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Suppose $\Omega\subset\mathbb{R}^n$ is a regular open set, $f\in L^2(\Omega)$ and consider the following elliptic problem. $$-\Delta u + u=f'(u) , \;\;u_{|\partial \Omega}=0,$$ where $f'$ is the derivative of a function $f:\mathbb{R}\to\mathbb{R}$ and $f'(u)\in L^2(\Omega)$ for all $u\in H^1_0(\Omega)$ (choose any assumptions you like on $f'$ to obtain this). Suppose also that that $f''$ exists.

It is well known that $u$ minimizes the energy functional $J:H^1_0(\Omega)\to \mathbb{R}$ given by $$J(u)=\frac{1}{2}\int_\Omega|\nabla u|^2 +\frac{1}{2}\int_\Omega u^2-\int_\Omega f(u).$$ Now this also means that $u$ is a root of the Frechet (equiv to Gâteaux in this case) derivative $J':H^1_0(\Omega)\to H^{-1}(\Omega)$. In particular, this means that $$J'(u)v=\int_\Omega\nabla u\cdot\nabla v+\int_\Omega u v-\int_\Omega f'(u)v=0, \;\;\;\text{ for all }v\in H^1_0(\Omega).$$ (Notice that this is nothing but the variational formulation of the pde)

Suppose now that we wish to apply the Newton method in Banach spaces to minimize the function $J'$. I will assume that $J'':H^1_0(\Omega)\to L(H^1_0(\Omega),H^{-1}(\Omega)) $ exists and that $J''(u)$ be identified with the continuous bilinear form $J''(u)(\cdot,\cdot)\in \mathcal{B}(H^1_0(\Omega))$ as
$$J''(u)(v,w)=\int_\Omega\nabla v\cdot\nabla w+\int_\Omega vw-\int_\Omega f''(u)vw, \;\;\;\text{ for all }v,w\in H^1_0(\Omega).$$ Starting with a guess $u_0\in H^1_0(\Omega)$, the usual Newton method iterative procedure to minimize $J'$ is then to solve to following "abstract" equation $$J''(u_n)(u_{n+1}-u_n)=-J'(u_n). \;\;\;\text{(Equality is in $H^{-1}(\Omega)$)}.\tag{1}\label{1}$$

  1. I would like to check whether or not \eqref{1} is equivalent to $$J''(u_n)(u_{n+1},v)-J''(u_n)(u_n,v)=-J'(u_n)v, \;\;\;\text{ for all }v\in H^1_0(\Omega).$$
  2. If the above is true, to apply Newton method, is is necessary that that $$J''(u)^{-1}:L(H^{-1}(\Omega),H^1_0(\Omega))\simeq \mathcal{B}(H^1_0(\Omega))\to H^1_0(\Omega)$$ exists is bounded in the operator norm. How does one even start thinking about such a problem?

Important Fix: Question 2 is wrong. What we need to show is that $J''(u)$ is invertible for every $u$, ie, $J''(u)^{-1}:H^{-1}(\Omega)\to H^1_0(\Omega)$ exists.

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  • $\begingroup$ Q1 seems trivial to me: (1) is set in dual space, so it is equivlaent to the formulation below Q1. Why/Where do you have doubts? $\endgroup$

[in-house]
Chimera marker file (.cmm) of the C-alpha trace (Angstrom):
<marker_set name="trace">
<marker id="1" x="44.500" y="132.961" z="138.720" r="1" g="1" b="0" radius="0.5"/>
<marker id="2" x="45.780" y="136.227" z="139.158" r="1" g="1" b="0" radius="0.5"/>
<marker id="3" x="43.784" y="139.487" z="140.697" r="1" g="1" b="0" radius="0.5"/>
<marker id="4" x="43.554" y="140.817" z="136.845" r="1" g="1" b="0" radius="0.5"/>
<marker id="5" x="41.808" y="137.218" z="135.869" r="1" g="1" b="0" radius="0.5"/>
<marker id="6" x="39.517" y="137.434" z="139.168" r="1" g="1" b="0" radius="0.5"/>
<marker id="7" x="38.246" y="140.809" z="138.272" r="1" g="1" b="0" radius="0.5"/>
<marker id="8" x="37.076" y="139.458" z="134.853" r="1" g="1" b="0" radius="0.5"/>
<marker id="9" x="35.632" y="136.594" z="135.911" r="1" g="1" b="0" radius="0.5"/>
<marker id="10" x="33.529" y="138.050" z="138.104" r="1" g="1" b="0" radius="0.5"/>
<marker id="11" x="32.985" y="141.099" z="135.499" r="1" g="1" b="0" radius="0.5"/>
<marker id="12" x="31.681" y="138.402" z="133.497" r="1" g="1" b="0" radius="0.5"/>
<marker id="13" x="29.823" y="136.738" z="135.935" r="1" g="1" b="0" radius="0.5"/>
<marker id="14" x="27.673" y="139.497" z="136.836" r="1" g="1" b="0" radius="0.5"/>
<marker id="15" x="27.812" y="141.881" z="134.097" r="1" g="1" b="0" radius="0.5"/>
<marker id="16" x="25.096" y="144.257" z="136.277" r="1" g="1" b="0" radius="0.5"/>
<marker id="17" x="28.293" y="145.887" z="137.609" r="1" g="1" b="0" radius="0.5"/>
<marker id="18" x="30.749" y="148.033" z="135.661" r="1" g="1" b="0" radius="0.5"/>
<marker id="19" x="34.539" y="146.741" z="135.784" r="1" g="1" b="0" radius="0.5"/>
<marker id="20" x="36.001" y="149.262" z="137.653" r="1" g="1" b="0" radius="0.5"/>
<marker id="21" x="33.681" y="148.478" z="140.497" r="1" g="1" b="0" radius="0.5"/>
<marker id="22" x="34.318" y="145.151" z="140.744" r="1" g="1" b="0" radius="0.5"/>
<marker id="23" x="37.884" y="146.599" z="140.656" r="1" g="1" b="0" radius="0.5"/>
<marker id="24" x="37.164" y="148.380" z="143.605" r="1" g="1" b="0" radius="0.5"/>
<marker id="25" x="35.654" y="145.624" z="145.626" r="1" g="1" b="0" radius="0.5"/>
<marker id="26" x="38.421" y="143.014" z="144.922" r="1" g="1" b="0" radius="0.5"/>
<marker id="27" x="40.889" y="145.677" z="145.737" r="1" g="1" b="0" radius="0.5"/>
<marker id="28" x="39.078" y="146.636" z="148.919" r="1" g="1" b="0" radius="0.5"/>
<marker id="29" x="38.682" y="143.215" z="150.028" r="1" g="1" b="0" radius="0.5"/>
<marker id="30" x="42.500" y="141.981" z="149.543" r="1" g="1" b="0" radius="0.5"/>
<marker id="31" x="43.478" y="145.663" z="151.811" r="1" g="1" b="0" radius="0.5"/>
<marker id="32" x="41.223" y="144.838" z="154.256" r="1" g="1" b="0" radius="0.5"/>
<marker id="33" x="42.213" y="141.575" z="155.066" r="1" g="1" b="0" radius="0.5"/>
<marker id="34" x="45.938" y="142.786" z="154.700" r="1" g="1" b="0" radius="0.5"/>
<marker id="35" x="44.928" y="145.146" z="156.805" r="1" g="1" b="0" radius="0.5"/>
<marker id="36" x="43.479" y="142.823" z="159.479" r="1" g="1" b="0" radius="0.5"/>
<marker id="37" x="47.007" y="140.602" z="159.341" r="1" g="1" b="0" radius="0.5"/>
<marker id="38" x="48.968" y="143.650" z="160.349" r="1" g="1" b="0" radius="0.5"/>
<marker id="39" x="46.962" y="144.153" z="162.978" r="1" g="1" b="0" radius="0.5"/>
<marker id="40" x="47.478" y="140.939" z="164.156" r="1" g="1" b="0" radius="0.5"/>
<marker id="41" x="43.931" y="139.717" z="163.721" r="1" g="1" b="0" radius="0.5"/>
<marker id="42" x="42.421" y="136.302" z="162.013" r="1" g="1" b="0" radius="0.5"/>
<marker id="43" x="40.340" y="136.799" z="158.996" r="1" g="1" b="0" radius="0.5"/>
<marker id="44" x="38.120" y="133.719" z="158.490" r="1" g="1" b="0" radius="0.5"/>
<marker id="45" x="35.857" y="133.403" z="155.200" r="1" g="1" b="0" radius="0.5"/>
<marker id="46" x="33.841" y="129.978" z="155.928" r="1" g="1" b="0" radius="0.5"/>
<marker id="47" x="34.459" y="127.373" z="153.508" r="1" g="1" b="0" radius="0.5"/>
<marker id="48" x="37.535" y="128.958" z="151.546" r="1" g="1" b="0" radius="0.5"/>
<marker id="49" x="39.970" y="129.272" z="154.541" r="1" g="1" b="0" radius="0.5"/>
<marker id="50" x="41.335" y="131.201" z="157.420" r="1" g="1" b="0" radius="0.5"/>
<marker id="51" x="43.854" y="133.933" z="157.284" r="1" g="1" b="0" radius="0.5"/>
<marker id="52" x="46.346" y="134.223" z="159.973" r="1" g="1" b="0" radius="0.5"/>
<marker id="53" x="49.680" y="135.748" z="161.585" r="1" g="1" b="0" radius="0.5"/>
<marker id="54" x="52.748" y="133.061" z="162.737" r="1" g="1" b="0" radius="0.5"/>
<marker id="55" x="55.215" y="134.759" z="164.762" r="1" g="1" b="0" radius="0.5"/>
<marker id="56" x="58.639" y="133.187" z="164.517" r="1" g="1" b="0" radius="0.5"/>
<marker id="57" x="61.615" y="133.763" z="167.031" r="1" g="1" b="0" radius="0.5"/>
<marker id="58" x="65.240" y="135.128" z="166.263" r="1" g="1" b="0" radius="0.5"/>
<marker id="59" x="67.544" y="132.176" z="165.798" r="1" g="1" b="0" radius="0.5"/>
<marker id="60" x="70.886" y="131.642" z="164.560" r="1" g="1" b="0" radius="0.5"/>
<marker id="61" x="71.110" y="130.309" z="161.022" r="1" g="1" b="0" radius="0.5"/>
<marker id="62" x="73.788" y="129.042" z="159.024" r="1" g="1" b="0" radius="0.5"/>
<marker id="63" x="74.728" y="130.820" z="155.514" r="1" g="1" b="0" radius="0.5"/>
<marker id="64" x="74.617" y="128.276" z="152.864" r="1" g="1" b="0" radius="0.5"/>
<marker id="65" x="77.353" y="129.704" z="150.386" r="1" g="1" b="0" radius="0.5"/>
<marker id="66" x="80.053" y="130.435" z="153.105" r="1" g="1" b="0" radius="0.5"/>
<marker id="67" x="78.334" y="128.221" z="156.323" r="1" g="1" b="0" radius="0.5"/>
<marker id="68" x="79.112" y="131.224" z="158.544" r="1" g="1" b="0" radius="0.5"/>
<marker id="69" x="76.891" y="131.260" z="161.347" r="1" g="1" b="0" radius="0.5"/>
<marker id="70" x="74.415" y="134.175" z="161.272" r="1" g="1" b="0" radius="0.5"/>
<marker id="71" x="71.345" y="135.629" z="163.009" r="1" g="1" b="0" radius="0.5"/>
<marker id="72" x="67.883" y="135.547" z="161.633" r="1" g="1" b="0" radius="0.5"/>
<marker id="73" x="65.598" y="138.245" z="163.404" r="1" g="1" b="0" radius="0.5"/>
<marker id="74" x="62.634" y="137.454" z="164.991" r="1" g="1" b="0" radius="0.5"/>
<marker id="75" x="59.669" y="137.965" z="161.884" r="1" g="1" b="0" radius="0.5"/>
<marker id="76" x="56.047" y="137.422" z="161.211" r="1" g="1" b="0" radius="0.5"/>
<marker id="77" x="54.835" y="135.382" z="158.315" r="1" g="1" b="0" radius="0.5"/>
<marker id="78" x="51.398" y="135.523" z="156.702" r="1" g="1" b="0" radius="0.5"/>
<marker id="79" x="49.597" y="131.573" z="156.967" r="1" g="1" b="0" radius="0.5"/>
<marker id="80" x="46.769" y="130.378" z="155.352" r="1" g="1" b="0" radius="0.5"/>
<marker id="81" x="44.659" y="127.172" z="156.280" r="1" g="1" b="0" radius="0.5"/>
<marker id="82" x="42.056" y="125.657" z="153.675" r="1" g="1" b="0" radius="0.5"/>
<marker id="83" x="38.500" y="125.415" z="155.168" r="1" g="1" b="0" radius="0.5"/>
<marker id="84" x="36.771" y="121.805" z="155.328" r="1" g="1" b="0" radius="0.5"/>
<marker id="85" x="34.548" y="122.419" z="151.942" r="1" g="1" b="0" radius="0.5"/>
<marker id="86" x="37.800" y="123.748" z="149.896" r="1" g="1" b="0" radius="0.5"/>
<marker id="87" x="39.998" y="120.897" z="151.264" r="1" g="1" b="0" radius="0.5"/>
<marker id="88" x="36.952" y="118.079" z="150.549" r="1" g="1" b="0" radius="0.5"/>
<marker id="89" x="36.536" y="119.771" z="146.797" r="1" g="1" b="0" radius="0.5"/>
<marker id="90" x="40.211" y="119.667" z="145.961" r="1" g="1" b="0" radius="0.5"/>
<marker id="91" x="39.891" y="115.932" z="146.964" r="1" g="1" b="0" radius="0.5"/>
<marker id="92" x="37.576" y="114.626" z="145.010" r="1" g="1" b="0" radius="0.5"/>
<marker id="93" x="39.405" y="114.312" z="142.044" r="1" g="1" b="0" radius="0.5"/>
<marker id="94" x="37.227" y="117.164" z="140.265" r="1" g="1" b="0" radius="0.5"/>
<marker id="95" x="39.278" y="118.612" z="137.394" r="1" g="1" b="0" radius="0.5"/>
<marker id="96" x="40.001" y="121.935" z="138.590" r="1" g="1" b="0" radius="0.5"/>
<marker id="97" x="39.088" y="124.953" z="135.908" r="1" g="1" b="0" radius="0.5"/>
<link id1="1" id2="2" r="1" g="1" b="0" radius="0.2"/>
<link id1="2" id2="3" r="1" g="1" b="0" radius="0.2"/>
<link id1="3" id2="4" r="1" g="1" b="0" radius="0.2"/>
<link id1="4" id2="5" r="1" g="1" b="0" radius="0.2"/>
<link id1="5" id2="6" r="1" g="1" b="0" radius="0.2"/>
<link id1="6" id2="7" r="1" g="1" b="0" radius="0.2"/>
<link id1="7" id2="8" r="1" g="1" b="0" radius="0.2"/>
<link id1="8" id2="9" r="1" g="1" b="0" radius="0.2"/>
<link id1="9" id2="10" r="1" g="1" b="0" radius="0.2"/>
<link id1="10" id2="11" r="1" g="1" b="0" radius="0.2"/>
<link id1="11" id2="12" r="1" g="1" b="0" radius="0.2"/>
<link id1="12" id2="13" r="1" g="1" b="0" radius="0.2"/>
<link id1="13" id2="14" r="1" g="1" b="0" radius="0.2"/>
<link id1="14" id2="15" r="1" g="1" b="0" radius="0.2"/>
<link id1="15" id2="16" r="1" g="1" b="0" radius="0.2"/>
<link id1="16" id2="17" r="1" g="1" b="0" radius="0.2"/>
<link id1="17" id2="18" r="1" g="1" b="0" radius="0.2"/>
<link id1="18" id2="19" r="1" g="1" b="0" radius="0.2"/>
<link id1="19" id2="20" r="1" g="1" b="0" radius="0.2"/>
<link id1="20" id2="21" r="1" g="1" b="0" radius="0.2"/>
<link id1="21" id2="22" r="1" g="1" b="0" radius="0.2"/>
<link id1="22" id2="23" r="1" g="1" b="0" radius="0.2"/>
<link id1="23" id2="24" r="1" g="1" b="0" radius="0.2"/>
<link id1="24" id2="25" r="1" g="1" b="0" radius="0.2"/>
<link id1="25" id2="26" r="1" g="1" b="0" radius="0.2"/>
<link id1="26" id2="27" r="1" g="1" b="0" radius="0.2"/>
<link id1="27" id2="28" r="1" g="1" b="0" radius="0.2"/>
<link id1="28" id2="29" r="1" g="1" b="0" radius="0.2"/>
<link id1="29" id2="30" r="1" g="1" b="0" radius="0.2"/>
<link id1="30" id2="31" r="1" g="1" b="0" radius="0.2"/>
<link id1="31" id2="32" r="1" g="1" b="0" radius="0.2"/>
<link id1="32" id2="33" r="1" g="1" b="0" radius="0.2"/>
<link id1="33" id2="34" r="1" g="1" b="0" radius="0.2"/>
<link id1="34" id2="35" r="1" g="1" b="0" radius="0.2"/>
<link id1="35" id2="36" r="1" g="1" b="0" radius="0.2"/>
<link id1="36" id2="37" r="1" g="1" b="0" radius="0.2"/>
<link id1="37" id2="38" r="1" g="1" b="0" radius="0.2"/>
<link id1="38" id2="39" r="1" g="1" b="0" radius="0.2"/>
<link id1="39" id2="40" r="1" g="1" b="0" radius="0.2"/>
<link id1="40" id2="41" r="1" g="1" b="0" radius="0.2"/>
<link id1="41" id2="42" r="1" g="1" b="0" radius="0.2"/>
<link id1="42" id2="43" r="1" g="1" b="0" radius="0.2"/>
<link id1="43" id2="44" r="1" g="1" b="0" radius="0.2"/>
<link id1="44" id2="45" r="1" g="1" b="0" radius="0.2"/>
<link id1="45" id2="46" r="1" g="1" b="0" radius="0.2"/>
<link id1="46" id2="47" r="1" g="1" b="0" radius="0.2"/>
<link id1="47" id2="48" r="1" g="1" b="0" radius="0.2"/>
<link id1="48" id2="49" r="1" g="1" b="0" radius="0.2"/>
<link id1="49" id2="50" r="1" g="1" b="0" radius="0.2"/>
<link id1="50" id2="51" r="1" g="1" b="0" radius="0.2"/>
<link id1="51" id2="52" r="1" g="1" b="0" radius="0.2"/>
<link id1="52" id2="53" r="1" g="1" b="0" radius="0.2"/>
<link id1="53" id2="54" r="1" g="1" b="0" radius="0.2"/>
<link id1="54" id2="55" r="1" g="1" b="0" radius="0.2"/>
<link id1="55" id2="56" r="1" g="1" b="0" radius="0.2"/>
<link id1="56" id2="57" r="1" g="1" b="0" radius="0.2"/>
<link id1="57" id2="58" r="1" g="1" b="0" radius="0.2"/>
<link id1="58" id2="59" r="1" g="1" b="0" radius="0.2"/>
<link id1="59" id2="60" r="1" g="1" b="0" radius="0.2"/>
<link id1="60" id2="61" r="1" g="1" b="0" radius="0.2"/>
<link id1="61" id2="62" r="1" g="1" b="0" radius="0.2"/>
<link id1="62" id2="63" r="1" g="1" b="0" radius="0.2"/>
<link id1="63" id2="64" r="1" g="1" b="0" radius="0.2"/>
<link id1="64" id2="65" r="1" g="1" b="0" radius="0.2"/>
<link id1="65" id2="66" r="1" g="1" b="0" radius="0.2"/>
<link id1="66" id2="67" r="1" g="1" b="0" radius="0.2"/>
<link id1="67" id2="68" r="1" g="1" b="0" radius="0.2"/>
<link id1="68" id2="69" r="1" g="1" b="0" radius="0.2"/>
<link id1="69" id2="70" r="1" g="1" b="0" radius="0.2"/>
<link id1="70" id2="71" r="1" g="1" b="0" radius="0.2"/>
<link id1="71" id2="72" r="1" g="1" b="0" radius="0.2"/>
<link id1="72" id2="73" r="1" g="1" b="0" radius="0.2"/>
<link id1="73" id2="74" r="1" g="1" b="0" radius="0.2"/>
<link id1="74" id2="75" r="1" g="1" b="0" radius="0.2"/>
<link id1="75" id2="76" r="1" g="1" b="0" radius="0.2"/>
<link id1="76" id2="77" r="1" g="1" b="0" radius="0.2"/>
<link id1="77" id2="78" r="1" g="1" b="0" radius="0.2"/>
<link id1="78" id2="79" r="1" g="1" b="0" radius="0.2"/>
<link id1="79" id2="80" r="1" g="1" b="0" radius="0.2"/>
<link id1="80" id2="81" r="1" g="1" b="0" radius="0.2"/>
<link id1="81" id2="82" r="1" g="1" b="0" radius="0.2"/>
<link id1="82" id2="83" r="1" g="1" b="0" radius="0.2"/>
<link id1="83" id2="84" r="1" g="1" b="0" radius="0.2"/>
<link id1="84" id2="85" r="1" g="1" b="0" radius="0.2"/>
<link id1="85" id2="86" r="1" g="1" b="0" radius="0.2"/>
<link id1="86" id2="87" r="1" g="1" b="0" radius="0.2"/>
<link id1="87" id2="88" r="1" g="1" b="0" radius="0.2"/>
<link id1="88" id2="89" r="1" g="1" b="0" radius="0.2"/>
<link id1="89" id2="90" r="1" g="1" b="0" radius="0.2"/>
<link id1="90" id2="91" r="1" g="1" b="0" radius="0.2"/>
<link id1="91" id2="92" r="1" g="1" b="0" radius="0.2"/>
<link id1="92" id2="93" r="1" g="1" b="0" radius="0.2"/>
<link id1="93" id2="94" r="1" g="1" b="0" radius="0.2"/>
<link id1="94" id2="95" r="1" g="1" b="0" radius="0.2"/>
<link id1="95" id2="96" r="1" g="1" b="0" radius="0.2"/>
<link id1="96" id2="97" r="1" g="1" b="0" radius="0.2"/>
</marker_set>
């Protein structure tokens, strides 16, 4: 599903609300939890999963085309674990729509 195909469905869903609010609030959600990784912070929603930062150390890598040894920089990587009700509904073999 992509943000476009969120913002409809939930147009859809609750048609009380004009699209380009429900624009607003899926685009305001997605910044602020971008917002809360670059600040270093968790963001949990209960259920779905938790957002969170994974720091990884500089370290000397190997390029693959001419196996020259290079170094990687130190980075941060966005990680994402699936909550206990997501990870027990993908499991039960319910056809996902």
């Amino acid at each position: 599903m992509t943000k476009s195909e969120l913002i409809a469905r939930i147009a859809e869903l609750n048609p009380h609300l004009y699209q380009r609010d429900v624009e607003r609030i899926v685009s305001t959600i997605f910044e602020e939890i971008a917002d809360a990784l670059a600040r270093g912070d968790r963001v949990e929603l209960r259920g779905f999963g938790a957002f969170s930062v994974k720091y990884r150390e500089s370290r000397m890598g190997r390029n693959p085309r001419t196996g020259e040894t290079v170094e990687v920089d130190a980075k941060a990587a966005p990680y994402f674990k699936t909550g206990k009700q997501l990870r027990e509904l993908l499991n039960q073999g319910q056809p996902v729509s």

– daw
    Oct 5 at 12:04
  • $\begingroup$ Now that I think about it is trivial so need for an answer there. $\endgroup$
    – UserA
    Oct 5 at 12:10
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Let me write out the equation $J''(u)w = g$ for $g\in H^{-1}$ and $w\in H^1_0(\Omega)$. This is equivalent to $$ \int_\Omega \nabla w \cdot \nabla v - f''(u)wv = g(v) \quad \forall v\in H^1_0(\Omega). $$ This is the weak formulation of $$ -\Delta w - f''(u)w = g$$ plus boundary conditions. To show existence of solutions, you need some assumptions on $f''$ to be able to invoke Lax-Milgram theorem or other existence theorems. The easiest one would be to require $f''(u) \le0$ for all $u$.

In order to apply the convergence theory of Newton's method, you will need that $J''(u)^{-1}$ is a bounded linear operator, and that the inverses $J''(u)^{-1}$ are bounded on a neightborhood of the reference solution.

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  • $\begingroup$ By the way, in the paper I linked by Bartle, the condition is that $\|J''(u)^{-1}\|<\infty$. Is is guaranteed? It seems to be false on $H^{-1}(\Omega)$ so maybe we have restrict our search in a ball instead? $\endgroup$
    – UserA
    Oct 5 at 12:15
  • $\begingroup$ More precisely, maybe we should've taken $J'$ as $J':B\to H^{-1}(\Omega)$ where $B$ is a ball containing $u\in H^1_0(\Omega)$ ($u$ being the minimizer). This way maybe we can have $\|J''(u)^{-1}\|<\infty$? $\endgroup$
    – UserA
    Oct 5 at 12:21
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    $\begingroup$ $J''(u)$ is a linear continuous map from $H^1_0$ to $H^{-1}$. It is invertible as soon as the linear pde in my answer is uniquely solvable. This is for instance the case if $f$ is concave. $\endgroup$
    – daw
    Oct 5 at 12:26
  • $\begingroup$ Okay thanks for the help! $\endgroup$
    – UserA
    Oct 5 at 12:33
  • $\begingroup$ But then again how do you get a bound on $\|J''(u)^{-1}\|$? It seems the convergence of the Newton method requires this bound. $\endgroup$
    – UserA
    Oct 5 at 12:35

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